When you hear the term “base training”, many of you think of cycling base training, involving long slogs through frozen tundra and icy winds. Those of you who are racers or competitive fondo riders may believe that the necessary base miles for competitive cycling are long, boring and low intensity, with little variety. Other, more recreational riders may think about watching the Tour de France while they spin away on the indoor trainer for a couple hours per week, hoping to get a jump on their group riding buddies. I’ve got a newsflash for you: those impressions are OLD SCHOOL and couldn’t be further from the truth.
In reality, base training should be taken to it’s most primal definition, one that’s hidden within the term itself. “Base training” should be the activity done to build a solid BASE for your future fitness, both on and off the bike. Just like the base of the human body is the core (everything attaches to it, everything works through it, so it’s the true base of the body), the base of your fitness involves the core and everything contained within it, including your heart, lungs and cardiovascular system. As an extension of your core, your legs have something to do with this too, since they’re the stems that attach your core to your pedals and they are important to build base for as well. So it’s not just accumulating saddle time that should be your focus (although you really do need saddle time), but what you do WHILE accumulating saddle time.
In this episode of the Tailwind Coaching Podcast, I’ll talk about the importance of base training and how you can be more effectively base training than you are now.
Read more after the jump, including:
Have you ever heard that your body doesn’t get stronger through training? It’s an odd thing to think about, but it’s inherently true. Training is the overloading stimulus that (hopefully) pushes your body beyond it’s comfort zone. Once you’ve pushed beyond the constraints of your fitness you need to allow the body to repair the damage that has been done to it and build it stronger for the next challenge. But the recovery phase is something that many cyclists completely ignore, opting instead to sit on the sofa or worse, go for a recovery ride that turns into a workout.
In today’s 50th episode of the Tailwind Coaching Podcast, I’ll detail some of the do’s and don’ts of recovery, including:
Each new year is another chance to start anew. A chance for reform. A chance to get done that which fell by the wayside last year. This year is no different, and in no place is this more apparent than the sport which we all love and regularly attempt to conquer. From the professional peloton to the local gran fondo, things are set up to change and adapt again this year. To that end, I’ll make a few prognostications as to the direction of the sport of cycling in 2015: I’ll cover the men, the women, the pros and the joes. And in a year, I’ll revisit this and see where cycling has actually gone. Hopefully, some of the things I’ll address will come true, and some won’t….happy 2015, eh?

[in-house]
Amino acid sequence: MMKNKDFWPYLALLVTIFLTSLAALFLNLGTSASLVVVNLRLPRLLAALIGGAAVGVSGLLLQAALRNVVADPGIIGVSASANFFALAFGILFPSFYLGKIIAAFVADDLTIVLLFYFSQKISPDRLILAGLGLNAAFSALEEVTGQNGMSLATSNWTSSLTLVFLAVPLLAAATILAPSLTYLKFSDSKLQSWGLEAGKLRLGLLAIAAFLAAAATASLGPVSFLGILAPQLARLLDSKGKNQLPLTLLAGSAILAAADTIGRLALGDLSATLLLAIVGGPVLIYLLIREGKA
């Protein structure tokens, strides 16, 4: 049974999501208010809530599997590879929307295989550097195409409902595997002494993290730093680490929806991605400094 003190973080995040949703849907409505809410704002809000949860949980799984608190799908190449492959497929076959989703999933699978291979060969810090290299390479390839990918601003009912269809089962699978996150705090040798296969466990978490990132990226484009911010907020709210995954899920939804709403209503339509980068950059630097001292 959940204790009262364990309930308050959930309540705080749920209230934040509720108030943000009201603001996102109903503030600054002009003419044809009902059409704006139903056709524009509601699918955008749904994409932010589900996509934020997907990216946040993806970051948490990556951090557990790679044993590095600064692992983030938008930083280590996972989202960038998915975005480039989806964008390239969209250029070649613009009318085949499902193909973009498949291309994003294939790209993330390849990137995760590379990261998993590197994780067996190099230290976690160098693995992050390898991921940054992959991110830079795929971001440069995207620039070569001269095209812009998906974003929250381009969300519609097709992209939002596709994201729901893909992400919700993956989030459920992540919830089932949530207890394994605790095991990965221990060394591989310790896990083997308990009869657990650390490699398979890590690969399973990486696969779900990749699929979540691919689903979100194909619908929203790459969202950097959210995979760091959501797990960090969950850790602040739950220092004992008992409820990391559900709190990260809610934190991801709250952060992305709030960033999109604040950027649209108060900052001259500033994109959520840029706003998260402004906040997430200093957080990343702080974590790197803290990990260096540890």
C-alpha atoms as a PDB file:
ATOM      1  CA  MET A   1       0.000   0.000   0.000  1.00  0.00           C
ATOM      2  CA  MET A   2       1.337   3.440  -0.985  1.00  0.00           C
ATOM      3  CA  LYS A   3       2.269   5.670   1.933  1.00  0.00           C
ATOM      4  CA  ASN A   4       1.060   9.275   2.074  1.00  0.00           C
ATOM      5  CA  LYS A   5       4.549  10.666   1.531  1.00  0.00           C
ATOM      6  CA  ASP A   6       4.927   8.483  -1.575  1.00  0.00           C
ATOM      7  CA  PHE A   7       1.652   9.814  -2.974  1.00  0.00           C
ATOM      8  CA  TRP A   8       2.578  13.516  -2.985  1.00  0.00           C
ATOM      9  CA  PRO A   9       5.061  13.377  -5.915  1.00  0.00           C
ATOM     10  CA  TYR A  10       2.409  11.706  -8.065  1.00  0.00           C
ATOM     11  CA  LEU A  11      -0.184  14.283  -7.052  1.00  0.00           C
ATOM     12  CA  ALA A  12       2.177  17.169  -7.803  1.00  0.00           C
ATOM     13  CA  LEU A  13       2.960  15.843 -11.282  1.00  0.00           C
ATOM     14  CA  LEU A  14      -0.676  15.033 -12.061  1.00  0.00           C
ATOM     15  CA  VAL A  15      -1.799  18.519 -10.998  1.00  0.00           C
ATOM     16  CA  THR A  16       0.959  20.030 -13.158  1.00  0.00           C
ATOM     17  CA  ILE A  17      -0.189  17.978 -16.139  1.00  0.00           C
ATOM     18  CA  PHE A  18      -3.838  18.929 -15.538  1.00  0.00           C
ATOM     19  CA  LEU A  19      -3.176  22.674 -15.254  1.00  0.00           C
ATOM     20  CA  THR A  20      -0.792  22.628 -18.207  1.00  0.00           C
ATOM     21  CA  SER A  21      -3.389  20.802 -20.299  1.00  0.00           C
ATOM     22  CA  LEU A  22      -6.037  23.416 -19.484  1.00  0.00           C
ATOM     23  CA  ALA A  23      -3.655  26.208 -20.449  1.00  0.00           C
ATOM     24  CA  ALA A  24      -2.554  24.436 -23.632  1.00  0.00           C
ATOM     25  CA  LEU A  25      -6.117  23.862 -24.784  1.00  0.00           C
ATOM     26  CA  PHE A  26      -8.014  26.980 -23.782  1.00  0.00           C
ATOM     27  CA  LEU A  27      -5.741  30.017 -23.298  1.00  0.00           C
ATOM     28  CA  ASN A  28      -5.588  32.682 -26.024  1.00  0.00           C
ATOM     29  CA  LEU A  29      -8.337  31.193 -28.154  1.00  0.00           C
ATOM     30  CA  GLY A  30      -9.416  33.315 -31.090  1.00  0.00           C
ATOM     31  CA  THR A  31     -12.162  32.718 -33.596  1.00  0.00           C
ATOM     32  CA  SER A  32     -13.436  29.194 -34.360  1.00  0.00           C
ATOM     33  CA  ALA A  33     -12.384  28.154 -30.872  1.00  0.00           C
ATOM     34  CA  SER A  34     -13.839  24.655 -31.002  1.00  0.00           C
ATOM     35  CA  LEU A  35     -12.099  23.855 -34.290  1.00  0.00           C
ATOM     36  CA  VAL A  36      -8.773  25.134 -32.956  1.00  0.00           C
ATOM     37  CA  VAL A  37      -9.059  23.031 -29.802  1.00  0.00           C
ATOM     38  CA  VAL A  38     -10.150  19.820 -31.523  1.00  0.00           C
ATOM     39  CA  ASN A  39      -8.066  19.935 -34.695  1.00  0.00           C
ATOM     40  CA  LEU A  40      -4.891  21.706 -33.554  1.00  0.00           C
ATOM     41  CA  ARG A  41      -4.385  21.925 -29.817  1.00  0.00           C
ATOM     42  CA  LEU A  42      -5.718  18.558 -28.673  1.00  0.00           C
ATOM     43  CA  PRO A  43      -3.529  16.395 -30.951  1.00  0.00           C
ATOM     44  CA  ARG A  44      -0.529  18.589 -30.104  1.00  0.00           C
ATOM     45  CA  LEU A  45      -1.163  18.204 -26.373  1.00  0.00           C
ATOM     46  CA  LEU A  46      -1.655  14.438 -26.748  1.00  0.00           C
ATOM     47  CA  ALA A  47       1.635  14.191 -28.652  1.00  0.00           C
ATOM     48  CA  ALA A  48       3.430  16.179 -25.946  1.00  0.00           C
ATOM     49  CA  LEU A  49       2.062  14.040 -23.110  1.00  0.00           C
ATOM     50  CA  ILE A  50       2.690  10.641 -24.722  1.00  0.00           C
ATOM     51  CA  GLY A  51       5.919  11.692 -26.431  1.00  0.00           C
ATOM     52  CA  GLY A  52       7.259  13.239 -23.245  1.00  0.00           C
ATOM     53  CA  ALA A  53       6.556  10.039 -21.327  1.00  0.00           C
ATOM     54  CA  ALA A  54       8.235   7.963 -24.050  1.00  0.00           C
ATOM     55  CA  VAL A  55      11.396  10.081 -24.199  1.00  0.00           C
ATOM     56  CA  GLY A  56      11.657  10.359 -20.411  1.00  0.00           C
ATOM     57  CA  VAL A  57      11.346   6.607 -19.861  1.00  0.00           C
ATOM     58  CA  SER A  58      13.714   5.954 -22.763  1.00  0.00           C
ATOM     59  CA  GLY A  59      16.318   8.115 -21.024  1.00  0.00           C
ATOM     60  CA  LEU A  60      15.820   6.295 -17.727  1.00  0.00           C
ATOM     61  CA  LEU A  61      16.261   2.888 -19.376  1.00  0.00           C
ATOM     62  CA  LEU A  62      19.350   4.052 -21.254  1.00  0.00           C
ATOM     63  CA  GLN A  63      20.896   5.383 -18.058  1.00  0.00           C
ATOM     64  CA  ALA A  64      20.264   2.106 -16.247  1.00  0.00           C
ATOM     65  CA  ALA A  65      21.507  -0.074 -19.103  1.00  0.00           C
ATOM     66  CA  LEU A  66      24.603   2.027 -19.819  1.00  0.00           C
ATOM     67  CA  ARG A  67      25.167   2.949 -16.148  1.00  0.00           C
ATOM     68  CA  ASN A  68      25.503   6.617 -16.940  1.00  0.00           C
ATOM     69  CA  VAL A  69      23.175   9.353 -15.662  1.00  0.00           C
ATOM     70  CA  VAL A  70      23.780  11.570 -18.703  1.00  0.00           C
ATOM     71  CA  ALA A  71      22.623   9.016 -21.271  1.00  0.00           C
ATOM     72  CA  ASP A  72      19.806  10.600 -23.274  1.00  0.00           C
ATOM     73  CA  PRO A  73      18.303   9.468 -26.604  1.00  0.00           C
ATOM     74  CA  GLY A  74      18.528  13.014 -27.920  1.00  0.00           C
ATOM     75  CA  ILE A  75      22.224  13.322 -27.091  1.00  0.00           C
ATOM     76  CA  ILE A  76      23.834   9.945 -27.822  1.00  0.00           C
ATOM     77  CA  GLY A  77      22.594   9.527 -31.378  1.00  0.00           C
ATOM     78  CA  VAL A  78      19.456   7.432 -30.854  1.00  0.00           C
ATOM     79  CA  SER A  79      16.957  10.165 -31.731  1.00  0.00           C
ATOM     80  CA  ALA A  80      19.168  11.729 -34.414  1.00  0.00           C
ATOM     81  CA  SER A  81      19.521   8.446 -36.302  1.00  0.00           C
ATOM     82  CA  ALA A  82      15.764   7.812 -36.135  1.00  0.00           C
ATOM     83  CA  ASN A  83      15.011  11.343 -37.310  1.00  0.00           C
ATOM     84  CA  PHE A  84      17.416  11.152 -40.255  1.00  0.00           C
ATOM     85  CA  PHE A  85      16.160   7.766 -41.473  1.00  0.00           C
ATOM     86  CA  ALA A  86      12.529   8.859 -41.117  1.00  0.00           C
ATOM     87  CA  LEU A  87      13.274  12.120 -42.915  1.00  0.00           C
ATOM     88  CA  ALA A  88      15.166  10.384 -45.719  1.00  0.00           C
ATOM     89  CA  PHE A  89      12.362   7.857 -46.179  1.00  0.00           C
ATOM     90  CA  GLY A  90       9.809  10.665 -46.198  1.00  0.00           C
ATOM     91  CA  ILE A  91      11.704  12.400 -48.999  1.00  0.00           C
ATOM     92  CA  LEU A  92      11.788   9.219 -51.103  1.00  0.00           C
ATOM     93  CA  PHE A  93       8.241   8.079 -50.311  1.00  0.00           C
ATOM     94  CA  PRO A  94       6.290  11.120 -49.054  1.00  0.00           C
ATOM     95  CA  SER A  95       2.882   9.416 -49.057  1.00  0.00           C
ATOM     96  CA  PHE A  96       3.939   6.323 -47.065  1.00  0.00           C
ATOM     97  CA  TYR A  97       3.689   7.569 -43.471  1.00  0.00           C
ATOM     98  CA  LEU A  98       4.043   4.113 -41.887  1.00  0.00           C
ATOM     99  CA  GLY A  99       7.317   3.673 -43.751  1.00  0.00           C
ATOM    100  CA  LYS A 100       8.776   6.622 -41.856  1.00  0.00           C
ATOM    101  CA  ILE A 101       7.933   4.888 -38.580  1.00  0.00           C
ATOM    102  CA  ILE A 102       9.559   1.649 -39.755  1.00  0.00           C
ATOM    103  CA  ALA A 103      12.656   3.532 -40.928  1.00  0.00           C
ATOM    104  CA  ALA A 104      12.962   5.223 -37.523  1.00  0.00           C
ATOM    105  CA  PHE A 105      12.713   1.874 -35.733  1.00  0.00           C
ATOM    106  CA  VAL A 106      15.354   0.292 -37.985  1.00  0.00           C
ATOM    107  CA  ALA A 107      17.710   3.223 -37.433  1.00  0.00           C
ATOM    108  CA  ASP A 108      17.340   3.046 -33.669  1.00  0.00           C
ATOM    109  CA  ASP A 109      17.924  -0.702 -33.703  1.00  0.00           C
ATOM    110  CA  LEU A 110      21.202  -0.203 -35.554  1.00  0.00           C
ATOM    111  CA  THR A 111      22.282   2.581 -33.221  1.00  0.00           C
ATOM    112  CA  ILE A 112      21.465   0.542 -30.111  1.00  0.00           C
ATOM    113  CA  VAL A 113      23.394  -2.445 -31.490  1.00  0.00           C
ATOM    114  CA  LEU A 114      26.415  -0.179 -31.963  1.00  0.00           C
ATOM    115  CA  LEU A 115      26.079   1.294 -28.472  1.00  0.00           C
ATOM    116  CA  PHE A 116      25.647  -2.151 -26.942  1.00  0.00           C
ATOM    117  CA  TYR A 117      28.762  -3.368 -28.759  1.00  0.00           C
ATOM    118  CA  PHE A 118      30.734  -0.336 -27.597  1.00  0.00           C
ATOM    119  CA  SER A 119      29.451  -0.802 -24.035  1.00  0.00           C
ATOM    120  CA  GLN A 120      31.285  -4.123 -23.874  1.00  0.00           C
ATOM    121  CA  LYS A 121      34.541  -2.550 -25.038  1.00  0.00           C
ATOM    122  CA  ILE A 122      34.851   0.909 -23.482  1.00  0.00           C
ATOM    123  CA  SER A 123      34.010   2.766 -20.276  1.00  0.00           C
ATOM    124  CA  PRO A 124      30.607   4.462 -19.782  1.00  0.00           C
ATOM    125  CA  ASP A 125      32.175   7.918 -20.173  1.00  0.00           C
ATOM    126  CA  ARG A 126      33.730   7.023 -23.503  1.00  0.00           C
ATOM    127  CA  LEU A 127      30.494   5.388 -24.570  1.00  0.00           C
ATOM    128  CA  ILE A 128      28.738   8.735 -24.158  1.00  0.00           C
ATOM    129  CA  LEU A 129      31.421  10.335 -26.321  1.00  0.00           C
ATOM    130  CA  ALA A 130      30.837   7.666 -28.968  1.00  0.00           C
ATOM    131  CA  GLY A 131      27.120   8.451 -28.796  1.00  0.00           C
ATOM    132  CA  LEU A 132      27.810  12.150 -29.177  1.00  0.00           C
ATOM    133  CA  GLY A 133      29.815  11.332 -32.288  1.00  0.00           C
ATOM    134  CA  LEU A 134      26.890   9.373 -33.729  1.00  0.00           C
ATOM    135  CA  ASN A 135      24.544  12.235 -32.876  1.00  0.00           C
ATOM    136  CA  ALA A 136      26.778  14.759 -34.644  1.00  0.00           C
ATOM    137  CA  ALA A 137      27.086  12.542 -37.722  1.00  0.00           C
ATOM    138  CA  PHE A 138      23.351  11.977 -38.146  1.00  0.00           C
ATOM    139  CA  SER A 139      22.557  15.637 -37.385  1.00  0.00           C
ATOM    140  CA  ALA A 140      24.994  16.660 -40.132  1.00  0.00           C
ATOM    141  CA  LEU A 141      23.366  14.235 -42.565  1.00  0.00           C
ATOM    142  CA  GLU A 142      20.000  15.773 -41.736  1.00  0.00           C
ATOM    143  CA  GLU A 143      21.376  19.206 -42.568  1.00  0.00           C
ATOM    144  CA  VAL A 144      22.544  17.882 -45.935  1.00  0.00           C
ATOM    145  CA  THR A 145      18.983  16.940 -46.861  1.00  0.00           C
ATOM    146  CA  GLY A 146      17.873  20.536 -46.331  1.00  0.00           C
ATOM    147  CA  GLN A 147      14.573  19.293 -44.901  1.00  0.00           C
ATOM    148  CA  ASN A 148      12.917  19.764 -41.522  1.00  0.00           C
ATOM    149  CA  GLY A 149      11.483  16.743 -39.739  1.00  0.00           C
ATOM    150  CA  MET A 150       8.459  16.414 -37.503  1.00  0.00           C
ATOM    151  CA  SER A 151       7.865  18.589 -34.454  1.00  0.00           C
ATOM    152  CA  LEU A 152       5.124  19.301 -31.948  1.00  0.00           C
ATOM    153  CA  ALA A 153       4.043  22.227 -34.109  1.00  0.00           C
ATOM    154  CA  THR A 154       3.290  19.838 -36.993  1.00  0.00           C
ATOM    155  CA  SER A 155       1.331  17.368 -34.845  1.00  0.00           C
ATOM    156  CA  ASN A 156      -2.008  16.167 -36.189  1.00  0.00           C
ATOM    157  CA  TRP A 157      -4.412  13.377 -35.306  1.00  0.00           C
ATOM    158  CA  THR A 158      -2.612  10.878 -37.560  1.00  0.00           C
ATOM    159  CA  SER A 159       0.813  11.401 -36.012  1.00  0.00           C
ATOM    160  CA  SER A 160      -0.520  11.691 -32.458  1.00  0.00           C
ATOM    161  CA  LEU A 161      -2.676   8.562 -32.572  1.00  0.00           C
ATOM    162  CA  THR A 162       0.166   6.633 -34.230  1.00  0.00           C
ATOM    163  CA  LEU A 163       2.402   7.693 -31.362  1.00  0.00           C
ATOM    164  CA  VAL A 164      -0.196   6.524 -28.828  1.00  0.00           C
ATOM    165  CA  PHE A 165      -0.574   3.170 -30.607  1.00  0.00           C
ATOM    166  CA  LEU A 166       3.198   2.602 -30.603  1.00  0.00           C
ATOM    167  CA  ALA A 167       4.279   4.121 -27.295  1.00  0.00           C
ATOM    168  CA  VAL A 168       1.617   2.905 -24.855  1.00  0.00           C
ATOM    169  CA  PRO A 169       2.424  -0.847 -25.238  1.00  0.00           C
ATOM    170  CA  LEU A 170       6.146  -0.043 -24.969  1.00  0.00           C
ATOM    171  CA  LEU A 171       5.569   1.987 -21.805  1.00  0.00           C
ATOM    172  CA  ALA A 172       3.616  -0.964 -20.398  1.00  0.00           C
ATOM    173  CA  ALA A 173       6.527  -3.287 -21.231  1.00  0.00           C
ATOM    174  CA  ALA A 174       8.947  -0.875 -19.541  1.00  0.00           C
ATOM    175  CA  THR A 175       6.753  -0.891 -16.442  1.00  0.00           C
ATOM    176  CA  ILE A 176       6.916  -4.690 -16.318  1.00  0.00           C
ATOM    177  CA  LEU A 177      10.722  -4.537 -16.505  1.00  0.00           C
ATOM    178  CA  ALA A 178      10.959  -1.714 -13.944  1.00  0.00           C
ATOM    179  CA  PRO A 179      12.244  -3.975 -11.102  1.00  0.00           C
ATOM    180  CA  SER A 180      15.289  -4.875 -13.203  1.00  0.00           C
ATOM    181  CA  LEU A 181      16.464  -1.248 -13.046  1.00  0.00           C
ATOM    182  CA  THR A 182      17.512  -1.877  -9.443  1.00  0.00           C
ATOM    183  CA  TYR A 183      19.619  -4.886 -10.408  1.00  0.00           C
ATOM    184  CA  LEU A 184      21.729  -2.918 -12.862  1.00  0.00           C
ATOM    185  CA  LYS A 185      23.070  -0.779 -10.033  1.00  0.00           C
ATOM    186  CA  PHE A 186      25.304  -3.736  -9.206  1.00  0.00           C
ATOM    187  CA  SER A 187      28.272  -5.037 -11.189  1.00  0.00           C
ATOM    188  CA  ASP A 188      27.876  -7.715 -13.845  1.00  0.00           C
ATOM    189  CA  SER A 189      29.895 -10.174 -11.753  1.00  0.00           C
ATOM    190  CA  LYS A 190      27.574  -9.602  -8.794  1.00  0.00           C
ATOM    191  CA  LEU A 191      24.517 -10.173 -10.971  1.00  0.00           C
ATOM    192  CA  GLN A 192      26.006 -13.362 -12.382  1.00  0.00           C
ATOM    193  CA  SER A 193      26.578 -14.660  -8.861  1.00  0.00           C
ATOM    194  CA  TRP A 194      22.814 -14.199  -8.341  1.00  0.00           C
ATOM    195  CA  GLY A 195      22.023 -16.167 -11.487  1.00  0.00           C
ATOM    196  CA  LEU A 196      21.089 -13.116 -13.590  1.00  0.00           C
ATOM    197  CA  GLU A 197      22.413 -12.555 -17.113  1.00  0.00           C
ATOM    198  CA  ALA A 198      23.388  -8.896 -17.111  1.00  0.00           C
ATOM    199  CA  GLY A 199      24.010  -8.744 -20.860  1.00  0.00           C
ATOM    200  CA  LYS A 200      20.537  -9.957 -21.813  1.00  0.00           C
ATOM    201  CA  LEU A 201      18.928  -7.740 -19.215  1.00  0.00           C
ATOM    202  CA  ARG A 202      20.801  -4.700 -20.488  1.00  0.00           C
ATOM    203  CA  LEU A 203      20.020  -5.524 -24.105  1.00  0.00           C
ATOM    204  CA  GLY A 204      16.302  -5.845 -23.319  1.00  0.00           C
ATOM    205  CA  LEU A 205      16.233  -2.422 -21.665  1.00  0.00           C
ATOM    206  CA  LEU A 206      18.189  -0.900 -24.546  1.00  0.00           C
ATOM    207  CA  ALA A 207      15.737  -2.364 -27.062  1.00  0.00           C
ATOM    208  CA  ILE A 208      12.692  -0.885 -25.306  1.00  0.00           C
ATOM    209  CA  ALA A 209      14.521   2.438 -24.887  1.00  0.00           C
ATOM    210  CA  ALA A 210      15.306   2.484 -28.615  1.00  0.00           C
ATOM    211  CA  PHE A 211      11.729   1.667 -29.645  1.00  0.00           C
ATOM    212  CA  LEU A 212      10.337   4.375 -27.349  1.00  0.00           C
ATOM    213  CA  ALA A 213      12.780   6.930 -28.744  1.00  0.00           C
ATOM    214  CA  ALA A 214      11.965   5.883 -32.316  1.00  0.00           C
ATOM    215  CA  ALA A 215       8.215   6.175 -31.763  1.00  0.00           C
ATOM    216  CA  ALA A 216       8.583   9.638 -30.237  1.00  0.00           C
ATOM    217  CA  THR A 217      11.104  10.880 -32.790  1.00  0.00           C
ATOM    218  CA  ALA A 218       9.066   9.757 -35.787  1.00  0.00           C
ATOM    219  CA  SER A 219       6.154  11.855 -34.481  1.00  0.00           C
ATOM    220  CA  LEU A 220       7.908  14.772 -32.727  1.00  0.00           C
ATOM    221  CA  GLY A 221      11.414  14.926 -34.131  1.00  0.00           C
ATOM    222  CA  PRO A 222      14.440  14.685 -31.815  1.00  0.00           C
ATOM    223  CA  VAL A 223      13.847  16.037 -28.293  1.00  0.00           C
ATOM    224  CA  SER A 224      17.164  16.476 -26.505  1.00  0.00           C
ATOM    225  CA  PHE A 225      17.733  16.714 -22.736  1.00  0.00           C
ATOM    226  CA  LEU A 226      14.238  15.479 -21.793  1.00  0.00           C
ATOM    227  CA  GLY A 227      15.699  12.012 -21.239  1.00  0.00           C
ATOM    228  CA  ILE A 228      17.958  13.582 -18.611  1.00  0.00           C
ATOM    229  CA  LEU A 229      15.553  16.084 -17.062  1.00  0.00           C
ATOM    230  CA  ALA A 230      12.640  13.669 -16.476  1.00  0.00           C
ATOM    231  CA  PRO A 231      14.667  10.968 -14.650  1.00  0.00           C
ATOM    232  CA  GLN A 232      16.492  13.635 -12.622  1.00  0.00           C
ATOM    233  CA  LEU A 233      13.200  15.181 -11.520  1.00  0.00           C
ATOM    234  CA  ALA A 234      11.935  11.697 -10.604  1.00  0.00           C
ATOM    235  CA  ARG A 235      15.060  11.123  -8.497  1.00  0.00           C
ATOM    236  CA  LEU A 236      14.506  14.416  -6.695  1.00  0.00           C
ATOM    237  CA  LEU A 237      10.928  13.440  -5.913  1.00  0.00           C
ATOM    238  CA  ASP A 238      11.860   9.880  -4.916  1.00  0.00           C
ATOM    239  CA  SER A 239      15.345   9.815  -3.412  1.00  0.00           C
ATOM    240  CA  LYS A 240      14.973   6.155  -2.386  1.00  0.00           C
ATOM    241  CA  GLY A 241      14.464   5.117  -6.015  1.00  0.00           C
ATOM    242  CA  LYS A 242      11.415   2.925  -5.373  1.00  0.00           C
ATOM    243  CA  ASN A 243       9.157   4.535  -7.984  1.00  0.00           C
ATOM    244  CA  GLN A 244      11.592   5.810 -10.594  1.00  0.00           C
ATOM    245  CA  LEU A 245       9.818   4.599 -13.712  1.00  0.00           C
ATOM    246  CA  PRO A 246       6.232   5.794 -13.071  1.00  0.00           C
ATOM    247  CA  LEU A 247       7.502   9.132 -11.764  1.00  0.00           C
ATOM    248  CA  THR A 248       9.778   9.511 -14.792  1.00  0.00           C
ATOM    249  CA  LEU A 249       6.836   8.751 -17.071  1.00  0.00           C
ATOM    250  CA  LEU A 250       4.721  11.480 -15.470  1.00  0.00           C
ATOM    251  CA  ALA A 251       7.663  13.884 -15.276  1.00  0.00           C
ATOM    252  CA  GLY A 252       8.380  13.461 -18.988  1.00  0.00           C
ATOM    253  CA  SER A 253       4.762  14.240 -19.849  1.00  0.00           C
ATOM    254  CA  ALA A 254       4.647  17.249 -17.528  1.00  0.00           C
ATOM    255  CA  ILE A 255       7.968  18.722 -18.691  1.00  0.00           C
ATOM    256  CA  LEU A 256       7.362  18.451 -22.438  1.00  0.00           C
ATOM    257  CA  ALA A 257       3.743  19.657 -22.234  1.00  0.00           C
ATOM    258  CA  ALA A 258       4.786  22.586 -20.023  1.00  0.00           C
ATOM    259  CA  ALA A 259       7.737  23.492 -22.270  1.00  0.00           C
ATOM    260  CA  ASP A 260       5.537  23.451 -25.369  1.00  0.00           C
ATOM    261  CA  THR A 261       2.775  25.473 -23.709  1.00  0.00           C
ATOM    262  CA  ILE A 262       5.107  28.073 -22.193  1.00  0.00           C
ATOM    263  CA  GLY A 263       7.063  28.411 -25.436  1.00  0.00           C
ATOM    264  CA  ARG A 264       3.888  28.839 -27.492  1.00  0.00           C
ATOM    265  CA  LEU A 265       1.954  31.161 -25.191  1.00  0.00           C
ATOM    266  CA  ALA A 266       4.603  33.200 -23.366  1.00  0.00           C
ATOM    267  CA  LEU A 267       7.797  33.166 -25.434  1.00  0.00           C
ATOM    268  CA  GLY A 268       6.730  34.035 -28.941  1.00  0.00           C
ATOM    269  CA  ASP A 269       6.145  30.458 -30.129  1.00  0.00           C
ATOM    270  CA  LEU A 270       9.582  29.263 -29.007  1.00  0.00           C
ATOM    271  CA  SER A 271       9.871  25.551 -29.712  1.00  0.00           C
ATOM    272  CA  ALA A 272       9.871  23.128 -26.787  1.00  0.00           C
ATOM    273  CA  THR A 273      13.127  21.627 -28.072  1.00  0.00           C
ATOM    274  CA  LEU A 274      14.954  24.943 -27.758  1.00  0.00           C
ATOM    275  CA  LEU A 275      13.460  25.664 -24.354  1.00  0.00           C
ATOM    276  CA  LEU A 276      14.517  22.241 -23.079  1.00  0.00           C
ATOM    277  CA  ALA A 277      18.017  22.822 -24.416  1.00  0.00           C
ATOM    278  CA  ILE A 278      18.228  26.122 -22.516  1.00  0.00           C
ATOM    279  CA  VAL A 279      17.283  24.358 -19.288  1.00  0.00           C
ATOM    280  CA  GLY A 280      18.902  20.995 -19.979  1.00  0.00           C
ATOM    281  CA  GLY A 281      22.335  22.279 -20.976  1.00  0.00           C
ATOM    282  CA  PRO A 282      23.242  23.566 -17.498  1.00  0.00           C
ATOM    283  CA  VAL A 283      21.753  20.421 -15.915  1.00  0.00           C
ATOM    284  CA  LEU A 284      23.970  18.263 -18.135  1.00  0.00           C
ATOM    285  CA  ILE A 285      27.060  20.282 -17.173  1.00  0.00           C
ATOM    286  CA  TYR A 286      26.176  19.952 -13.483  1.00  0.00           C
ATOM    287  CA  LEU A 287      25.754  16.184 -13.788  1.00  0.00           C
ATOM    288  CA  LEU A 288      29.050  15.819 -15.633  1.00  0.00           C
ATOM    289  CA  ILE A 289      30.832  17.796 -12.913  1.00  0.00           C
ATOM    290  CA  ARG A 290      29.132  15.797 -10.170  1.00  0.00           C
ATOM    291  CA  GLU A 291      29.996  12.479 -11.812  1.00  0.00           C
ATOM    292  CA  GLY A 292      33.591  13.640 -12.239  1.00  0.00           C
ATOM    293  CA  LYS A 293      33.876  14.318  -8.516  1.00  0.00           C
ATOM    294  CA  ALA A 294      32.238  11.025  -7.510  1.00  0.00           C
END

Without further ado, in 2015 I believe…
Getting fat. That’s the last thing anyone wants to hear over the off season, especially during the holidays. The simple fact is that the holidays are notorious for being able to pack the pounds on to a cyclist. There are parties aplenty, goodies in the office (usually in the form of high calorie desserts), feasts with family and the ever present alcoholic beverage, just begging for you to imbibe.
It’s easy to overdo it during the off season and find yourself in a hole come January. But there is a way to start melting off those excess inches that doesn’t involve giving up tasty meals of spending hours per day on the trainer. And that simple way involves putting a little more fat in your gullet.
You heard me right. If you understand the physiology of how our body processes the fuel it is given, you’ll be able to make some smart dietary choices. And if you stick with some of those changes for the long term, you’ll realize some performance benefits as well.
In this episode of the Tailwind Coaching Podcast, I’ll get into some of the science behind nutrition and exercise adaptation. You’ll find the following information discussed in this episode:
Tubular tires seem to be going out of style these days, but there is still a very loyal following of people who love the supple feel and unmatched ride quality of a tubular tire. As I noted back in my Vittoria Rubino Pro III review, there’s a huge spectrum of tires, from the “lightweight and supple for racing on smooth roads, durable, high volume and puncture resistent for riding gravel grinders, or somewhere in between for everyday training tires.” In the case of Zipp’s Tangente Tubulars, we’re talking not about a high durability training tire, but a lighter weight racing tubular. And after a season of riding (and racing) Tangentes, here are my thoughts on these “aerodynamic wonders.”